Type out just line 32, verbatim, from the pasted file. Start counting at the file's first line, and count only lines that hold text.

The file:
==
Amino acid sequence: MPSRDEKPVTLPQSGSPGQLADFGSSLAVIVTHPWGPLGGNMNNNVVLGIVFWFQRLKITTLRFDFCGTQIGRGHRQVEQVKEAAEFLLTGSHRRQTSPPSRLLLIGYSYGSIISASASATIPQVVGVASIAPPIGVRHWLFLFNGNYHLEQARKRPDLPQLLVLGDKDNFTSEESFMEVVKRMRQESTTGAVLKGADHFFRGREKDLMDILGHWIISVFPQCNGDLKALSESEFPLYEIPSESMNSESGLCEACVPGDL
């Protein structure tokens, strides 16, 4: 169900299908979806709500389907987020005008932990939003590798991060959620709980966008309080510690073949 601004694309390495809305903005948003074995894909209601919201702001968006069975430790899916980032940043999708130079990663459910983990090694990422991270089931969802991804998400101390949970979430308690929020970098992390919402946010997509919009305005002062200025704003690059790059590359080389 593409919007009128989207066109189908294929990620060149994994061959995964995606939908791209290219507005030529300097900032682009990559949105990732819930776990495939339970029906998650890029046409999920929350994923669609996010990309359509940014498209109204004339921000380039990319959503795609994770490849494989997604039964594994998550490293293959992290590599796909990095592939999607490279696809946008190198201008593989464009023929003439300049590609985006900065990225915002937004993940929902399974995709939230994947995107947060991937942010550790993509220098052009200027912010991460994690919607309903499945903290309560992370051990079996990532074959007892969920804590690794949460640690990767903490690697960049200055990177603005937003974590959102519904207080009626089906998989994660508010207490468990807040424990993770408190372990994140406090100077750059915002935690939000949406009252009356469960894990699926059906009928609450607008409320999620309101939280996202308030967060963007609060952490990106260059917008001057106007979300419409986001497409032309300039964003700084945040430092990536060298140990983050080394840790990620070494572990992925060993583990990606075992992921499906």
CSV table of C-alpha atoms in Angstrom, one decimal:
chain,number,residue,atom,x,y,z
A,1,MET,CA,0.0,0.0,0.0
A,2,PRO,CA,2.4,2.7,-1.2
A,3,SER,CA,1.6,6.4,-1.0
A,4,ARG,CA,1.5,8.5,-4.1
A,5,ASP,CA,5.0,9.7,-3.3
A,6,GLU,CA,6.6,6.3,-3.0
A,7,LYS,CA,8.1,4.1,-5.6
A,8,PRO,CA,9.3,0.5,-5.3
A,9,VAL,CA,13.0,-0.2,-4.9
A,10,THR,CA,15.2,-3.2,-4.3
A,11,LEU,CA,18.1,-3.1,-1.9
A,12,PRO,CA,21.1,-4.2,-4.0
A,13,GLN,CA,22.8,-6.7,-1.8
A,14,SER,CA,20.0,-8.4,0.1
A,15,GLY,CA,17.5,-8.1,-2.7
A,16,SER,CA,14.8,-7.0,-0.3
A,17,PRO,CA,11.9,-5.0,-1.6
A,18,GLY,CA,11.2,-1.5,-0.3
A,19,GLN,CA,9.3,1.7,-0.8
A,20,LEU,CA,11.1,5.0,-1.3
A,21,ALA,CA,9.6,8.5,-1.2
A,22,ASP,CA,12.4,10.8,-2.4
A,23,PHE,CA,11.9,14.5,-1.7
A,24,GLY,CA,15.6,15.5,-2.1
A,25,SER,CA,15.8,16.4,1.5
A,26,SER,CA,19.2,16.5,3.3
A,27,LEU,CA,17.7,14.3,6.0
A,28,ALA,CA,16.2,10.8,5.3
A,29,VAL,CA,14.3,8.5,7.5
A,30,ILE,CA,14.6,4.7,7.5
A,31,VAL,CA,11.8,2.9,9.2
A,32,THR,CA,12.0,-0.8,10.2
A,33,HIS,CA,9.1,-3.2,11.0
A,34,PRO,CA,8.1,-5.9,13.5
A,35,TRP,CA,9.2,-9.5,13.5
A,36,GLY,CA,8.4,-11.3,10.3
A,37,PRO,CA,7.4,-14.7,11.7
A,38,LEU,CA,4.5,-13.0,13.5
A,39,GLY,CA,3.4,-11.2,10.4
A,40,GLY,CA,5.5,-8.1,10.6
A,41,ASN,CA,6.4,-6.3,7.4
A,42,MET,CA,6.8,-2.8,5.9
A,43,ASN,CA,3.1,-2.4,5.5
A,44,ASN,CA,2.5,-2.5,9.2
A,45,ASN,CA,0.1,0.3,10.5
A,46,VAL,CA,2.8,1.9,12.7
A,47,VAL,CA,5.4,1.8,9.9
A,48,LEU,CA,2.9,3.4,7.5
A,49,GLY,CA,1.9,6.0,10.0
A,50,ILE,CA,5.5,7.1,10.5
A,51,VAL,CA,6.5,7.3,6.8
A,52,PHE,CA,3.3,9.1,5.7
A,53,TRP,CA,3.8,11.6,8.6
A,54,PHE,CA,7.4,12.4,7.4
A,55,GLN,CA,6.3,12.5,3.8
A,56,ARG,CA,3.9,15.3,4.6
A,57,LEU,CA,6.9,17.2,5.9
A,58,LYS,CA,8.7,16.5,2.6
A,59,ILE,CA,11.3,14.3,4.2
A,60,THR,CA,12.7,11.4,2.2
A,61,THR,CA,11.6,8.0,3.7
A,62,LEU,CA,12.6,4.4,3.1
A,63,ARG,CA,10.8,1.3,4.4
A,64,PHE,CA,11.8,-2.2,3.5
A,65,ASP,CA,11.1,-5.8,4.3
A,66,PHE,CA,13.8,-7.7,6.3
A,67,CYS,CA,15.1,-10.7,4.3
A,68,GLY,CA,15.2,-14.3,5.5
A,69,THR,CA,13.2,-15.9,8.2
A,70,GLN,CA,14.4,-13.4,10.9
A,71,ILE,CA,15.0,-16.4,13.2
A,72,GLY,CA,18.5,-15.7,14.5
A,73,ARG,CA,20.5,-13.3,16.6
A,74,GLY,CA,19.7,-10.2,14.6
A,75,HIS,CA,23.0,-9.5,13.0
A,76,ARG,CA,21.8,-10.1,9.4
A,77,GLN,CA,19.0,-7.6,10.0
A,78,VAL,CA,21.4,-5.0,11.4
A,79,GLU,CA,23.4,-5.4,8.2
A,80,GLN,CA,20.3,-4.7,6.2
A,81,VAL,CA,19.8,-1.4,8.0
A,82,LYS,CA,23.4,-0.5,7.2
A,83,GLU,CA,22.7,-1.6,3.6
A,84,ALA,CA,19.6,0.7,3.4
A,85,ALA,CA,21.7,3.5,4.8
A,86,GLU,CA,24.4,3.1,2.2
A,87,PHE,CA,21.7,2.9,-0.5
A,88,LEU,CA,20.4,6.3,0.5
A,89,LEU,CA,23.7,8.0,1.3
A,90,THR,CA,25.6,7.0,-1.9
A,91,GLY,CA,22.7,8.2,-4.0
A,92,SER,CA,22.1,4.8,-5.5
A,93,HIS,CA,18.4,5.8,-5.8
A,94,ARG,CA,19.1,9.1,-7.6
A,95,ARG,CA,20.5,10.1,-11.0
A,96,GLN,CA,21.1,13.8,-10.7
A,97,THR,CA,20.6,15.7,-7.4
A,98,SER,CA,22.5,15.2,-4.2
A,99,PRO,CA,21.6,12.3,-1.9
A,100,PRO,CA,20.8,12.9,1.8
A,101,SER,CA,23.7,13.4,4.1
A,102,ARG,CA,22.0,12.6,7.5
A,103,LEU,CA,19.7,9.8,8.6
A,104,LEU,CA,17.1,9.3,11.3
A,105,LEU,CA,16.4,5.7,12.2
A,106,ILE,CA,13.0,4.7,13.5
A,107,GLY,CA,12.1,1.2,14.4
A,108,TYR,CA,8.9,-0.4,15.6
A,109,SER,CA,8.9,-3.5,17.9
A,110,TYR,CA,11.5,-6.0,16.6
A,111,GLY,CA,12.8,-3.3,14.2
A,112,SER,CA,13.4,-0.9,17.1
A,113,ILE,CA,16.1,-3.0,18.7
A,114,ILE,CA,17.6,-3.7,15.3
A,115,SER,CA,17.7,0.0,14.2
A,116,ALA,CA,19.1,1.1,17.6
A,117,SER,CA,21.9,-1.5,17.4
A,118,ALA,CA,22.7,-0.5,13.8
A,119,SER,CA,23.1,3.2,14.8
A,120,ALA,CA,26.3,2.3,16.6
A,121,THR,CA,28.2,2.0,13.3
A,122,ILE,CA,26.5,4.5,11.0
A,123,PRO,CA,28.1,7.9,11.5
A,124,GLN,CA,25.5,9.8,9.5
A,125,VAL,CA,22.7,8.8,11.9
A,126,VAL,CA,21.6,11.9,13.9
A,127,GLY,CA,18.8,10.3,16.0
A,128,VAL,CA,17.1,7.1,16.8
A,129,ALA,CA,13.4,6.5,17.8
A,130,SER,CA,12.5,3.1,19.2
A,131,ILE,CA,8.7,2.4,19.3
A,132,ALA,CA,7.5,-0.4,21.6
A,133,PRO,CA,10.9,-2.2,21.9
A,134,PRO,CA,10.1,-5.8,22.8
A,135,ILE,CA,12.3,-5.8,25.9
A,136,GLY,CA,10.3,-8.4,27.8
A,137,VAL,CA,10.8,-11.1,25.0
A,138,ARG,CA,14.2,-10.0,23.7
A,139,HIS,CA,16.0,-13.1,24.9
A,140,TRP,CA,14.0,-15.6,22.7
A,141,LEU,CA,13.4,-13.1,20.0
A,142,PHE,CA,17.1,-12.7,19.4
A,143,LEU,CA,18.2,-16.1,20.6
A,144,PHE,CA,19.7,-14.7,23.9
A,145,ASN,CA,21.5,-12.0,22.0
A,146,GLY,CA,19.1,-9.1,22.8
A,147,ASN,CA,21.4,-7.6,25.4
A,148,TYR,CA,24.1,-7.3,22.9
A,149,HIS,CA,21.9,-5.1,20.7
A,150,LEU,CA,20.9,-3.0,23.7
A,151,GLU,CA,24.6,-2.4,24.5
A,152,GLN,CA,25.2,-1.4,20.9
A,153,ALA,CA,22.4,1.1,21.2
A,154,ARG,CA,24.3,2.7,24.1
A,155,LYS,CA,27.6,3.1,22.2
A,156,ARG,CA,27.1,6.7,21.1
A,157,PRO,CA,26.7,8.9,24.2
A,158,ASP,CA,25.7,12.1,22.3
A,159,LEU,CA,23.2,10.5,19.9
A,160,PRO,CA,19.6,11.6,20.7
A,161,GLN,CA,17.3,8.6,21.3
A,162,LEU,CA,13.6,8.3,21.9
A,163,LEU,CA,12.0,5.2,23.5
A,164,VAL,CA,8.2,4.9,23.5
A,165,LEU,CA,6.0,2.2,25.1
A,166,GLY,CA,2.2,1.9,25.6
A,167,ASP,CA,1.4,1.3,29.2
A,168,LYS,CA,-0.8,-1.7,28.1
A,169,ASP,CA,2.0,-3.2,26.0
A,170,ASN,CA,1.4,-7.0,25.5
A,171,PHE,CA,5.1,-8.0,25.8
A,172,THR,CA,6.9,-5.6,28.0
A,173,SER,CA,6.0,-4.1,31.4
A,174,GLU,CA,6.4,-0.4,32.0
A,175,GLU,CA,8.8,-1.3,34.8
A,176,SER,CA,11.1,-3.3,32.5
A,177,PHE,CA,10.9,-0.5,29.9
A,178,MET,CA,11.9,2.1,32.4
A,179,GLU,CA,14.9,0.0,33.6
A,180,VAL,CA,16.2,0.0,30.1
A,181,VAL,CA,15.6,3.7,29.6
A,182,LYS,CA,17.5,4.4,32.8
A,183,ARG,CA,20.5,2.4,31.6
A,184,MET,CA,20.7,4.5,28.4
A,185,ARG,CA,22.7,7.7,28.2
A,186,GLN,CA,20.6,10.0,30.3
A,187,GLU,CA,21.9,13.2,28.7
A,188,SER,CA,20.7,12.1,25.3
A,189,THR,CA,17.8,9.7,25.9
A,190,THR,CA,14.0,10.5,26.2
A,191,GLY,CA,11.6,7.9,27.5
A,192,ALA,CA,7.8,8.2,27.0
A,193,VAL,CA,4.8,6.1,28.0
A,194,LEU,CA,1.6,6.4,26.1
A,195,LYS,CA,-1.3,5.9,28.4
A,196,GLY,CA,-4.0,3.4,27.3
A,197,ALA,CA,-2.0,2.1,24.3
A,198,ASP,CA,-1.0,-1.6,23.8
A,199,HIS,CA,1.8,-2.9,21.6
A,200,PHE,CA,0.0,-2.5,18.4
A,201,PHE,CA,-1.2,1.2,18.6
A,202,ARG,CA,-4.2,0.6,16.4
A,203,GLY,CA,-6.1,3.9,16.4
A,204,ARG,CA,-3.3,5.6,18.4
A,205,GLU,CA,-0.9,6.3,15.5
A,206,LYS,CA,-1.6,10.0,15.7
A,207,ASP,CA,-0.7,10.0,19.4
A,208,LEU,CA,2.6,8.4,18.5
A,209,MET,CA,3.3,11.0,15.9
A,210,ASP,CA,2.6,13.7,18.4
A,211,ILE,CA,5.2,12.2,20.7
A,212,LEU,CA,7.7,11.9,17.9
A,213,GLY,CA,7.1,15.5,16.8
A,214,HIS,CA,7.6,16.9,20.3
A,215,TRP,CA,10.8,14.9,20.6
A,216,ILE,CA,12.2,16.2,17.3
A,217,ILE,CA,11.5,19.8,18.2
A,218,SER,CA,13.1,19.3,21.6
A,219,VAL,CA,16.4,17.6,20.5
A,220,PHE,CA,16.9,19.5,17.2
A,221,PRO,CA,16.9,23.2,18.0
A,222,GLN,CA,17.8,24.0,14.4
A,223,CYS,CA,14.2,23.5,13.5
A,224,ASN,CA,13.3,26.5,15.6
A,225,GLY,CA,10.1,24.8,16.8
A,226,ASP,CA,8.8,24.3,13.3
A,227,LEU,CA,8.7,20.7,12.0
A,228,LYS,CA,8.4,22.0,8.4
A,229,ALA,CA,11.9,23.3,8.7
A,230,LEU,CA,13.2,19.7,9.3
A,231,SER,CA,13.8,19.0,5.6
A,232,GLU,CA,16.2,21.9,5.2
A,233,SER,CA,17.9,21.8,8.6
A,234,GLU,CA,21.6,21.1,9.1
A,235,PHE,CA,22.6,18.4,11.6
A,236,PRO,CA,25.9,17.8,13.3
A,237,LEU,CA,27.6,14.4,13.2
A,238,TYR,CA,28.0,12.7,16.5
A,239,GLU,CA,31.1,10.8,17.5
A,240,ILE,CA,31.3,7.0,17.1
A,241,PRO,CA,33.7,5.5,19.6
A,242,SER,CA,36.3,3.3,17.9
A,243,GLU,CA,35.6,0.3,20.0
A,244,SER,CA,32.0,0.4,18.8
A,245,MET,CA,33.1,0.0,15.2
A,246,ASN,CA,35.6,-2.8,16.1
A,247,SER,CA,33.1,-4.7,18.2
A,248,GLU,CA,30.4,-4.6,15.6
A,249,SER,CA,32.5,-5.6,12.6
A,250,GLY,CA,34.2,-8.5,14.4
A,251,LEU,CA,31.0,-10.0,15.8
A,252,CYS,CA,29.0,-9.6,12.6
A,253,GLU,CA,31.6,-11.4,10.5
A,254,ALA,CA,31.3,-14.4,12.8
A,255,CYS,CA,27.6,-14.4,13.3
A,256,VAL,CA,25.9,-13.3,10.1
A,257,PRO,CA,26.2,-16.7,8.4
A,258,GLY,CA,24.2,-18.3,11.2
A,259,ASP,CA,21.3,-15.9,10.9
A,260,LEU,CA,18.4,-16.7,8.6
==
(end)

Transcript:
A,28,ALA,CA,16.2,10.8,5.3